Software model predicts risk of depression relapse

Posted on October 24, 2014

German neuroscientists have written a software program that they believe can calculate the risk for experiencing a major depression relapse.

For the project, Selver Demic, M.D., of the Ruhr University Bochum and his colleagues from the Mercator Research Group examined a variety of factors that influence depression.

The model includes factors such as rate of memory lapses, cognitive bias, and activity levels of the mood-related neurochemical serotonin. Some of the variables such as serotonin are well-recognized as being associated with depression while other items include social factors such as family demographics and job situation. A unique aspect of the research is the inclusion of all factors into one model.

After using the model for analysis, Demic discovered the observed patterns of depression could only be explained by a division into two distinct patient groups: A high-risk group whose parameters are so unfortunately aligned that they will always suffer from recurring depressions; another group in which depression will only occur by chance.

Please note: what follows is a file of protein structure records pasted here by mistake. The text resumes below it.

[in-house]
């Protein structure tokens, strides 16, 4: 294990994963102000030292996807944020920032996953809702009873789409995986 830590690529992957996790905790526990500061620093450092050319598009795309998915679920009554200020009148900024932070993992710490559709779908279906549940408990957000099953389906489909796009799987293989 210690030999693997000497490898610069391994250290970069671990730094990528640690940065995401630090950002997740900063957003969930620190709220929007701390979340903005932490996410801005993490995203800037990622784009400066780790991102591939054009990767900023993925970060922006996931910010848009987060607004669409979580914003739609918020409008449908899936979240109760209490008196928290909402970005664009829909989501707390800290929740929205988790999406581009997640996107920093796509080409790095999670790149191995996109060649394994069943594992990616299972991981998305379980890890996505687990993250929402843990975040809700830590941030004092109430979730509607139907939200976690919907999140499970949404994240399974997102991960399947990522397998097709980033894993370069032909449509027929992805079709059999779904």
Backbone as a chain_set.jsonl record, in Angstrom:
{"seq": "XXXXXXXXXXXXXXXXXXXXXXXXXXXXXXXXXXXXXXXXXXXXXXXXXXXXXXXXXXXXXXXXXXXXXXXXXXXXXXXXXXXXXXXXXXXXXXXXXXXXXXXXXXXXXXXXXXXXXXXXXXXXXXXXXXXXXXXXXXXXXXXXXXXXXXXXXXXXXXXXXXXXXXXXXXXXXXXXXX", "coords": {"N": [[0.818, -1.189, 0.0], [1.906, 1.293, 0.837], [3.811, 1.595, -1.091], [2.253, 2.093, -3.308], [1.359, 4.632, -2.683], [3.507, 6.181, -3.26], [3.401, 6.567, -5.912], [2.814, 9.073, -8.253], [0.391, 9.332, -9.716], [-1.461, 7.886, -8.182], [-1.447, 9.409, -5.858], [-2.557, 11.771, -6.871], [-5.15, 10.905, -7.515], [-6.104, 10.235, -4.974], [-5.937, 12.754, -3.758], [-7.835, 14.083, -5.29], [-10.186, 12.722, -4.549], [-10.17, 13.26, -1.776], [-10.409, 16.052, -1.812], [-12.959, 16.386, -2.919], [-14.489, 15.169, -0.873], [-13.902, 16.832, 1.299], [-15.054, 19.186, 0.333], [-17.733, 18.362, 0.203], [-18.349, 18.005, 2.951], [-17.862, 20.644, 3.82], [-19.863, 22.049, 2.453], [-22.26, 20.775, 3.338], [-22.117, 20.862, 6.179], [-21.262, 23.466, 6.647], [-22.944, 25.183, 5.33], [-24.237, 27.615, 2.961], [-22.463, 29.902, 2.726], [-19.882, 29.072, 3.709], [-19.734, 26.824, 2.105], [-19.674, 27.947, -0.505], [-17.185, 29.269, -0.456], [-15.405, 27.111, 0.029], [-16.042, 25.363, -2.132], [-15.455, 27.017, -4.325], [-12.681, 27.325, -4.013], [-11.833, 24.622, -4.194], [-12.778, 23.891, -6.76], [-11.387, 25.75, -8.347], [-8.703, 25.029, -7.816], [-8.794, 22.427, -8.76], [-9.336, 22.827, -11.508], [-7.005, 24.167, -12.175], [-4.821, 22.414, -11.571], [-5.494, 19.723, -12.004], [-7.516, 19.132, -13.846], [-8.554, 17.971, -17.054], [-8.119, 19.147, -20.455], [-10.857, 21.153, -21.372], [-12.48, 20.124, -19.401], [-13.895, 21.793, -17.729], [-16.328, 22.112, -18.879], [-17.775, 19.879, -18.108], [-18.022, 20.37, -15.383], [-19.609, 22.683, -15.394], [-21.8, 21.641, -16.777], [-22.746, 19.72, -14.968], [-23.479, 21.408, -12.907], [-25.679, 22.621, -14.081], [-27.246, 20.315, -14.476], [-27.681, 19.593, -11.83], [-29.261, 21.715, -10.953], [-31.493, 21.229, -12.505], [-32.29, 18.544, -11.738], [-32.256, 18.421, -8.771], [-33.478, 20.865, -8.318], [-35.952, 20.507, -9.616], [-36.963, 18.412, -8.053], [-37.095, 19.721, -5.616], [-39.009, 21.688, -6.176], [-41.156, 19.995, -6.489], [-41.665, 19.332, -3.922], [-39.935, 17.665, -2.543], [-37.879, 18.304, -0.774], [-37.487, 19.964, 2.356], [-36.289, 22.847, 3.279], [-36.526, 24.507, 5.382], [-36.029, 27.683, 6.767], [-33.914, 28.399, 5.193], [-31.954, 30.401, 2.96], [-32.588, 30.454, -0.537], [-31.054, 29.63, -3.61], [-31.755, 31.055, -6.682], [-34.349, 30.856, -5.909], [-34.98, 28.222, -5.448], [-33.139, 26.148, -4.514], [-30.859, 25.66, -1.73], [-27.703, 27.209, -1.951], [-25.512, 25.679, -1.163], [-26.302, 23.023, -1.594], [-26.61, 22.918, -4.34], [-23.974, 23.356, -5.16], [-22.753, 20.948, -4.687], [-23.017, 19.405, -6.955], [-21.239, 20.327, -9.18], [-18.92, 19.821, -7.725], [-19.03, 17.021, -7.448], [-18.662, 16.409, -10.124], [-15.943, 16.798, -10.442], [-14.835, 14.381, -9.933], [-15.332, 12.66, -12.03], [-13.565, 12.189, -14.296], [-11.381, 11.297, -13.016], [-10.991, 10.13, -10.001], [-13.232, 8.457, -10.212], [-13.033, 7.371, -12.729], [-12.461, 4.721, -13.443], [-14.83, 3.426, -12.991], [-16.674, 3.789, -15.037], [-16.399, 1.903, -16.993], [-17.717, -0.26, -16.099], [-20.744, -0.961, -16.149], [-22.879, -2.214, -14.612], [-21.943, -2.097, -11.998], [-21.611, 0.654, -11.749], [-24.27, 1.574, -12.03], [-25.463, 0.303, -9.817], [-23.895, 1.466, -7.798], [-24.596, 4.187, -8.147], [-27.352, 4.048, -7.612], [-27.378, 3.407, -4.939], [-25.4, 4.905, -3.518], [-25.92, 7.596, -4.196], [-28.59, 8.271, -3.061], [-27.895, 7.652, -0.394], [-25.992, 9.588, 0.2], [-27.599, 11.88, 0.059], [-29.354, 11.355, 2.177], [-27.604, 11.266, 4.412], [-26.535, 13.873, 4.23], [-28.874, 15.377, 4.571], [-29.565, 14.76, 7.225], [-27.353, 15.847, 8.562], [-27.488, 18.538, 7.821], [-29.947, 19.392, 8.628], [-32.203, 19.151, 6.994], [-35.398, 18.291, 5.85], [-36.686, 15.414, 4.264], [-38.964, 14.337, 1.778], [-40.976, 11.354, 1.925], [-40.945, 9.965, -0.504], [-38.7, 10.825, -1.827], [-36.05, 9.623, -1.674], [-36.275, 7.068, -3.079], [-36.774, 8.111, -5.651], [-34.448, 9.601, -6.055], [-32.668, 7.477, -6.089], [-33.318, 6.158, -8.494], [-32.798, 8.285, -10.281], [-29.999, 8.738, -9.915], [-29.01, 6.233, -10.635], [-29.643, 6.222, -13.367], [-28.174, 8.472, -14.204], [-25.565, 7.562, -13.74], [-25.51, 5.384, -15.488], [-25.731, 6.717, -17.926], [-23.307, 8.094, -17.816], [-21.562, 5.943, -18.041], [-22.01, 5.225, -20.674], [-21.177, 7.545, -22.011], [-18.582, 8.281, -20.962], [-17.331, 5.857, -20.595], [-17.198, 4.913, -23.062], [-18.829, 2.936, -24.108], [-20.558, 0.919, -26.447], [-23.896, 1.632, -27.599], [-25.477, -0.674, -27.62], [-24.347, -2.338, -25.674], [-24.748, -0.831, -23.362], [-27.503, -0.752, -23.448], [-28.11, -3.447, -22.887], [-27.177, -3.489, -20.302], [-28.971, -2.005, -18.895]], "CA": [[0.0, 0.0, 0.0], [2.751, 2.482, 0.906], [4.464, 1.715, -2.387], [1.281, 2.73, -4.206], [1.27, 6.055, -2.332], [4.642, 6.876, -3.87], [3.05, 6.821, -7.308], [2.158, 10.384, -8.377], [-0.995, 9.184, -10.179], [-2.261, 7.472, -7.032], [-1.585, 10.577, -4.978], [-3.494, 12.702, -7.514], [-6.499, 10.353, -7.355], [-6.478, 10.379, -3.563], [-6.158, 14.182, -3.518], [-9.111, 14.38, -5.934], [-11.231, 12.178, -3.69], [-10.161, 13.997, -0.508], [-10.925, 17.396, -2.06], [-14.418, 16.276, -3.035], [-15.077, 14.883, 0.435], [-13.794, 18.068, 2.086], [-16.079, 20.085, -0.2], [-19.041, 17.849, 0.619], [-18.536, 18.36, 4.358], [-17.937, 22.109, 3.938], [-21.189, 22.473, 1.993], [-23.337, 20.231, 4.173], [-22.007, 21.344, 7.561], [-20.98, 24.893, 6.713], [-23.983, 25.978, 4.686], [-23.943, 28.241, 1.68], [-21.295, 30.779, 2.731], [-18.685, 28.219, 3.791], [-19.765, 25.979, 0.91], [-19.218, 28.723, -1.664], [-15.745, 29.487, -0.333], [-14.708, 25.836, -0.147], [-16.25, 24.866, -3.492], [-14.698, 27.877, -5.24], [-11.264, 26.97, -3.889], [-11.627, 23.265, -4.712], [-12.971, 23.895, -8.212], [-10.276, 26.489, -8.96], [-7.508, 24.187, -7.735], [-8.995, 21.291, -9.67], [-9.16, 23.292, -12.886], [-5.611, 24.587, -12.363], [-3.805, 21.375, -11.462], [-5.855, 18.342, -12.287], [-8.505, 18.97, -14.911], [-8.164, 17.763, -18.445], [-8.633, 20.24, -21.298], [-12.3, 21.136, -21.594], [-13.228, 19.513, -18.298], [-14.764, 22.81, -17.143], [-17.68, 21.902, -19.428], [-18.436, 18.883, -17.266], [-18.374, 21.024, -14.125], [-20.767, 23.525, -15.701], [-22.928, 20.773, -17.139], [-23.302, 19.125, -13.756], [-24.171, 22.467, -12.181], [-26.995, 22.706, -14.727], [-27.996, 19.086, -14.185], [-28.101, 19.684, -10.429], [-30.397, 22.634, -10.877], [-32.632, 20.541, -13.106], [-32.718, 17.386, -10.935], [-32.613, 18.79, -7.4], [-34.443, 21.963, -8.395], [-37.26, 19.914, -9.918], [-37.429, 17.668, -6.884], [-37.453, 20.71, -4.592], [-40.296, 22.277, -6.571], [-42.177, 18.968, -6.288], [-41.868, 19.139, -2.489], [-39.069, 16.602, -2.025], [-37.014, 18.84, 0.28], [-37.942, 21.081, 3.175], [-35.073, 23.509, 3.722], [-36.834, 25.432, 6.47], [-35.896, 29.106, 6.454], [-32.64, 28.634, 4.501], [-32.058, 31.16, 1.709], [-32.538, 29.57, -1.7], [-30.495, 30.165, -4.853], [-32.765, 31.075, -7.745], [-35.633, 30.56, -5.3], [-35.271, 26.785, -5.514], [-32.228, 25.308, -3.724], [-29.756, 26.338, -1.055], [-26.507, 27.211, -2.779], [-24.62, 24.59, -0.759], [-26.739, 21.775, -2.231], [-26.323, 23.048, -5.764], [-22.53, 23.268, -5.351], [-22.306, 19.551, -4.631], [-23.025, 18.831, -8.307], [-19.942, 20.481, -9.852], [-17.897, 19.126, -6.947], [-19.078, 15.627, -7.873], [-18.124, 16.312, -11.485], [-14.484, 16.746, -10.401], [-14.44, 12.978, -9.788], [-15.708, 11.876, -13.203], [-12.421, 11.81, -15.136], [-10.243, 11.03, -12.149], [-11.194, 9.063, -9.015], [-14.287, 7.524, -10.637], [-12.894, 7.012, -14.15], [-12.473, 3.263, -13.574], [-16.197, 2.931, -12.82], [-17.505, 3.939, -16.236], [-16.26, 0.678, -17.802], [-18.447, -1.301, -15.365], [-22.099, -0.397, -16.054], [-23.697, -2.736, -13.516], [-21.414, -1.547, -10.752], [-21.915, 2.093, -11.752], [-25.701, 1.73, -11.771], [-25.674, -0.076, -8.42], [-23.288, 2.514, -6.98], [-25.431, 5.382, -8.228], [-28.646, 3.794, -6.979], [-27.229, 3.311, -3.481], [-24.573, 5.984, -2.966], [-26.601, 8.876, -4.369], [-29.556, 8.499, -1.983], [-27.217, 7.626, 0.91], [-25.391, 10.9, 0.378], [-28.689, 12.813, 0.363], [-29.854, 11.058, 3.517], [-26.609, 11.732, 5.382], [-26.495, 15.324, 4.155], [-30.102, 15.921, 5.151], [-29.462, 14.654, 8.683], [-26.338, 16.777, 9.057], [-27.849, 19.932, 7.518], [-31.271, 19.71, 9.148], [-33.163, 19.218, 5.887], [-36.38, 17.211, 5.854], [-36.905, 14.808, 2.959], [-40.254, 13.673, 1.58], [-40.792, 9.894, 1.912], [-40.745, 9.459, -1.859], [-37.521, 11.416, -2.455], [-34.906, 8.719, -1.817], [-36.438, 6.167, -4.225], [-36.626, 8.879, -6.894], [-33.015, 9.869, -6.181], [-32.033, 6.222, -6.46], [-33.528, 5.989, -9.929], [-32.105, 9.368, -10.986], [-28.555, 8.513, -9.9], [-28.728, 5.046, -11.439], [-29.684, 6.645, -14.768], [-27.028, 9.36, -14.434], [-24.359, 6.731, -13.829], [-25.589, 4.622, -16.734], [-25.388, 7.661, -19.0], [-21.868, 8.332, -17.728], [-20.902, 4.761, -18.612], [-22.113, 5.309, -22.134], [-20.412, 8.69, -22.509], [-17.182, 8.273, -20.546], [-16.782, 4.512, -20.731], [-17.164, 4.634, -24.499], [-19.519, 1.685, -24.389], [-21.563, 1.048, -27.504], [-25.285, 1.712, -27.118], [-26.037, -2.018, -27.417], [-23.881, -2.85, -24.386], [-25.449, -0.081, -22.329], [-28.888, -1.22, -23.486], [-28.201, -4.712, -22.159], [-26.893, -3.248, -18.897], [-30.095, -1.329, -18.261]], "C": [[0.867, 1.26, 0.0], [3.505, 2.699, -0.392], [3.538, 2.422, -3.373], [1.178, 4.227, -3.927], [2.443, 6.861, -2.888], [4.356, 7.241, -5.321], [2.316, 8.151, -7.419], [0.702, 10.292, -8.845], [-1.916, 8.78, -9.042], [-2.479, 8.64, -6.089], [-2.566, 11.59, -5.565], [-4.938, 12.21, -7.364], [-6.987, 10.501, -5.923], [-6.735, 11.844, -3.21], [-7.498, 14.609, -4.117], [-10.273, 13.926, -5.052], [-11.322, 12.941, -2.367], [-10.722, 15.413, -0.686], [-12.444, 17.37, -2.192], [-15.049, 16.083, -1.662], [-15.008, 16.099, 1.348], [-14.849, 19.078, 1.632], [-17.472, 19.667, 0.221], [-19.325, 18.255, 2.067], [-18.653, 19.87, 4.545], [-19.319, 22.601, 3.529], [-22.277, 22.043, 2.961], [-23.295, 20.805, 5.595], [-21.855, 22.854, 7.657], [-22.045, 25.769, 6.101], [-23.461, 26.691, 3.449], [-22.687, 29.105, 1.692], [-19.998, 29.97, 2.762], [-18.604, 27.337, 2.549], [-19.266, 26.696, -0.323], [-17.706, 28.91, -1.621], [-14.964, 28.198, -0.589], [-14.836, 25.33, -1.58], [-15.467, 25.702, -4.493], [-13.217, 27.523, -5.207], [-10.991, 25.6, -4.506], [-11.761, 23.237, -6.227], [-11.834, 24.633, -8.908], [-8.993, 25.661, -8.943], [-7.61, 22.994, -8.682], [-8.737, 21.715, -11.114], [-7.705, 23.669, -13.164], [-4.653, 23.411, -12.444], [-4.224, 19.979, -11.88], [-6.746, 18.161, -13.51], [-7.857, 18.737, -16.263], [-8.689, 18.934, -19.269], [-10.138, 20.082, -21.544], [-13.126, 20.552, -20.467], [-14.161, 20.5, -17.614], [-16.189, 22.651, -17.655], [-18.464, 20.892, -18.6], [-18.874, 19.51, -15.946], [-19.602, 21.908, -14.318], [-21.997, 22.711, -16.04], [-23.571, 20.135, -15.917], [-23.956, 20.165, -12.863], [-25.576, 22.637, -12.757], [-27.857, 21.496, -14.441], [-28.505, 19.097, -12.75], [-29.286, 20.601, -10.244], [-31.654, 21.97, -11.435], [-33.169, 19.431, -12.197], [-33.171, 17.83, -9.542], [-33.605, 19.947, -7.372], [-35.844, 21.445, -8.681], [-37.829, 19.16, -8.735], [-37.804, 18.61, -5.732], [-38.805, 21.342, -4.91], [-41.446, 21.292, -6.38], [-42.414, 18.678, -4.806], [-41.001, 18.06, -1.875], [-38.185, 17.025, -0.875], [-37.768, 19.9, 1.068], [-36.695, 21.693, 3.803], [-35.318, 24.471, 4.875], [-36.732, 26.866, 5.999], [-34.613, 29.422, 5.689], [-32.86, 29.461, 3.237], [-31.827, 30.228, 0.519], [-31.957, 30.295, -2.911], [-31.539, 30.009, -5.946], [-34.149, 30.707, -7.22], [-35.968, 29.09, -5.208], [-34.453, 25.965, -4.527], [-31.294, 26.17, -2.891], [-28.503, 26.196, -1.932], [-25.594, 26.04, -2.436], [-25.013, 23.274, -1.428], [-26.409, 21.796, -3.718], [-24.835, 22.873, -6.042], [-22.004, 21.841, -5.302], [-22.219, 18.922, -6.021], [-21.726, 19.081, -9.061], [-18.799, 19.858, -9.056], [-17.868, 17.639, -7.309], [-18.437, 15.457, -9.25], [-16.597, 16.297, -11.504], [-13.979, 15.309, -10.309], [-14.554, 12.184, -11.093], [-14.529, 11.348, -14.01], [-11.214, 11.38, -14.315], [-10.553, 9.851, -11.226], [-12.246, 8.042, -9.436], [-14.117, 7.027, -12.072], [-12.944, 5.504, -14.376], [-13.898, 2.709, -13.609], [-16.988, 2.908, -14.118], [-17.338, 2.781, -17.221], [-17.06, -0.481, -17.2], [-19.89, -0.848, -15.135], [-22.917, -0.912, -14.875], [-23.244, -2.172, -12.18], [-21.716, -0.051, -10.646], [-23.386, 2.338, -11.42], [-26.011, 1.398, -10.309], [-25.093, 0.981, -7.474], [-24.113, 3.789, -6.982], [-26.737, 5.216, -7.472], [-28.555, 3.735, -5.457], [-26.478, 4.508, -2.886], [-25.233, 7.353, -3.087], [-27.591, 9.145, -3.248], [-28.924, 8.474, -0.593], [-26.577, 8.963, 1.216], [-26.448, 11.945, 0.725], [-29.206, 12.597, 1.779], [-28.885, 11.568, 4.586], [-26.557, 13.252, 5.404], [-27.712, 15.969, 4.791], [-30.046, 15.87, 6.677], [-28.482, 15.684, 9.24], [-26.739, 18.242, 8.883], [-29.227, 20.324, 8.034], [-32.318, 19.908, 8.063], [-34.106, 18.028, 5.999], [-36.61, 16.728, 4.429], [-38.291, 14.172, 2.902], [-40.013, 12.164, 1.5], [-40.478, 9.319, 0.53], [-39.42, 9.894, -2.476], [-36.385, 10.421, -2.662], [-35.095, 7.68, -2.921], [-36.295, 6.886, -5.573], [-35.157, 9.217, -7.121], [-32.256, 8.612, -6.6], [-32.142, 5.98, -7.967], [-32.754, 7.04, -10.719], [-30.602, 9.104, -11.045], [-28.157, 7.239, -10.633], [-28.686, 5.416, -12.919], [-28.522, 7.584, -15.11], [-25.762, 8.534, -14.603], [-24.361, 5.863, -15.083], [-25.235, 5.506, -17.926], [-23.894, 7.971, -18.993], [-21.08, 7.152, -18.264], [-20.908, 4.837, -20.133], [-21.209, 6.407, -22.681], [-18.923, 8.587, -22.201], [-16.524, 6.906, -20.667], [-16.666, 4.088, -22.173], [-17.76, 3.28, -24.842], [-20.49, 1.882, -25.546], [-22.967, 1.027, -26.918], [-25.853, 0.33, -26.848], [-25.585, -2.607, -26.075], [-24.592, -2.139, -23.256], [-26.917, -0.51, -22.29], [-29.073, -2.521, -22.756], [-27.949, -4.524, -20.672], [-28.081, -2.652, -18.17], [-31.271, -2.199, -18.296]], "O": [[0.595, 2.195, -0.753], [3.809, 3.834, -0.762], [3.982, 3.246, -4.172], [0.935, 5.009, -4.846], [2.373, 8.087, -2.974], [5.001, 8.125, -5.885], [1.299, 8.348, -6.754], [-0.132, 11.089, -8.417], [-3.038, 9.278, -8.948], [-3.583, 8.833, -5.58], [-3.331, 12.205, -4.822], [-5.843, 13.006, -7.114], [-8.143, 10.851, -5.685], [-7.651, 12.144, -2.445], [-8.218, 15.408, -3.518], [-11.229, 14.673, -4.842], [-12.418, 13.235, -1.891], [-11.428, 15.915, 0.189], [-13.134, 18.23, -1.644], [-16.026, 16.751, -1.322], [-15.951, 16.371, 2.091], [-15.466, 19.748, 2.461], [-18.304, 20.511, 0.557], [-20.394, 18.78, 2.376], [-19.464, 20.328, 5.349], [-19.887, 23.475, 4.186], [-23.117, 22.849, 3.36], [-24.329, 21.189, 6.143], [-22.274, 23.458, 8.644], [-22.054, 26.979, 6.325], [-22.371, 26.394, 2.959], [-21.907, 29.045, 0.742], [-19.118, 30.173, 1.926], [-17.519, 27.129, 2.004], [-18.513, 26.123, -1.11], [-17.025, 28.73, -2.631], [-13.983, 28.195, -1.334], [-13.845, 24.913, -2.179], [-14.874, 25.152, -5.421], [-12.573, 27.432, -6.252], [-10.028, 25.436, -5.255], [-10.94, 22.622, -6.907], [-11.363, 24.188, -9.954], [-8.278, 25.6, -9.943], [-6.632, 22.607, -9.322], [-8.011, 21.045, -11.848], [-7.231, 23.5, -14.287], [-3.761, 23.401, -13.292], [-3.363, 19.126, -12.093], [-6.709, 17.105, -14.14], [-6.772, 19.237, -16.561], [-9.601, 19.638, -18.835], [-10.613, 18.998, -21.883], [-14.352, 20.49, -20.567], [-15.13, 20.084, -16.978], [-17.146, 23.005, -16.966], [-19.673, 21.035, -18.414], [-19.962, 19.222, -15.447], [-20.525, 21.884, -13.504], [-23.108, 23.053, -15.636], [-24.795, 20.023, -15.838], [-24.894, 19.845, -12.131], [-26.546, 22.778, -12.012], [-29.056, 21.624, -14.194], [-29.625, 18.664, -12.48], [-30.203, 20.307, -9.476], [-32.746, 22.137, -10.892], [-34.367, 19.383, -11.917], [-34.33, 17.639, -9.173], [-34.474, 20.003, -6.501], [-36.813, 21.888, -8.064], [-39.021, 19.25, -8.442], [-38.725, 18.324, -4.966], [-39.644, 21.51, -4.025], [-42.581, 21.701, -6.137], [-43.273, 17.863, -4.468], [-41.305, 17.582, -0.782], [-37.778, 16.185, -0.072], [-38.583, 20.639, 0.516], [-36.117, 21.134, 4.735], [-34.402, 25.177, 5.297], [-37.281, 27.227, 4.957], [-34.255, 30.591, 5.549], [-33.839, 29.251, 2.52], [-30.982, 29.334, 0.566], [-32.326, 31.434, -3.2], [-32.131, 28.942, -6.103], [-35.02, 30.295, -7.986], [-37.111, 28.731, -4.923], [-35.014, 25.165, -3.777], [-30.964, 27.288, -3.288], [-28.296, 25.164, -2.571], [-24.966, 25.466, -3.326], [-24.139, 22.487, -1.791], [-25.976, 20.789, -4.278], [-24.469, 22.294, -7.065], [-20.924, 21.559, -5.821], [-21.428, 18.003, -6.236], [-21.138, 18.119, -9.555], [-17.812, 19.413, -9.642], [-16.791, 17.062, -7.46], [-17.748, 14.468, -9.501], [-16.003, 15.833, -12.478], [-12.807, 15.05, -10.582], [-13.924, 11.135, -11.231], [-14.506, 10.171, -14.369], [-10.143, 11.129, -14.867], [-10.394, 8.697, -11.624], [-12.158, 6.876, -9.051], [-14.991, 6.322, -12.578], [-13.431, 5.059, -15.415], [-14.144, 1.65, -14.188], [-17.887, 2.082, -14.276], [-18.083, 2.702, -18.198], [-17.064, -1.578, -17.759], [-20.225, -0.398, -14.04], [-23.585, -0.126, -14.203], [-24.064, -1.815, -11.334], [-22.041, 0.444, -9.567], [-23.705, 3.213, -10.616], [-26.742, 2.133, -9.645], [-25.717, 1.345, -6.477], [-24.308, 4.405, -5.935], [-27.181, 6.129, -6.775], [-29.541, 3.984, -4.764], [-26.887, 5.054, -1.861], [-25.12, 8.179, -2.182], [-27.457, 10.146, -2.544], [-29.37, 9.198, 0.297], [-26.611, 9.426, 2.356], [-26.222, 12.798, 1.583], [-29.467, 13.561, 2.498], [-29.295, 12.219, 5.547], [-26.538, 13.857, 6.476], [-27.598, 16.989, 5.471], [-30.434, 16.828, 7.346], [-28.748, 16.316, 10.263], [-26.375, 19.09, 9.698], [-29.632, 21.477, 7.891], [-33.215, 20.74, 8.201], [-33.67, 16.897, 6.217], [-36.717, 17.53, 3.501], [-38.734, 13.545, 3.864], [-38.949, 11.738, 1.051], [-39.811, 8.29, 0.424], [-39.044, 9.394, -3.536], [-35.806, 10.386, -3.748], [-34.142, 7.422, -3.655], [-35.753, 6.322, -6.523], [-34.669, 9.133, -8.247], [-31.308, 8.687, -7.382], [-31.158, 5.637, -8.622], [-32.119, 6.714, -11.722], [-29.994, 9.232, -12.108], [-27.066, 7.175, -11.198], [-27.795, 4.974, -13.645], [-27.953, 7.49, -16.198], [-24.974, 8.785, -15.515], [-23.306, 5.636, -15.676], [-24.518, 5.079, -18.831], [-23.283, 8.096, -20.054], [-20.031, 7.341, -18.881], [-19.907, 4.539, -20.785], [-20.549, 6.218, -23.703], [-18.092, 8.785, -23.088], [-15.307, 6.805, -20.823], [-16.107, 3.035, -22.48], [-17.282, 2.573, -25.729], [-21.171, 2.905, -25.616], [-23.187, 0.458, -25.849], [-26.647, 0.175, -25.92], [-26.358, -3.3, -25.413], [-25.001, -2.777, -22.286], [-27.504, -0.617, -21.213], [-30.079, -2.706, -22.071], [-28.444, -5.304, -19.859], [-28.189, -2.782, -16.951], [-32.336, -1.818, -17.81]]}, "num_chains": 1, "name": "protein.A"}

The scientists also wanted to compile a systematic definition for the individual disease states based on objective facts, moving beyond the existing classification system that has some degree of subjectivity. When assessing which phase the patient is currently undergoing, psychologists and doctors will also always rely on their intuition and experience.

Consequently, the neuroscientist developed a mathematical model, a so-called finite state machine (FSM). This tool is fed data regarding a patient’s state every day. Based on those data and as result of the time course, the FSM calculates the disease state that the patient is currently undergoing.

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Source material from Psych Central


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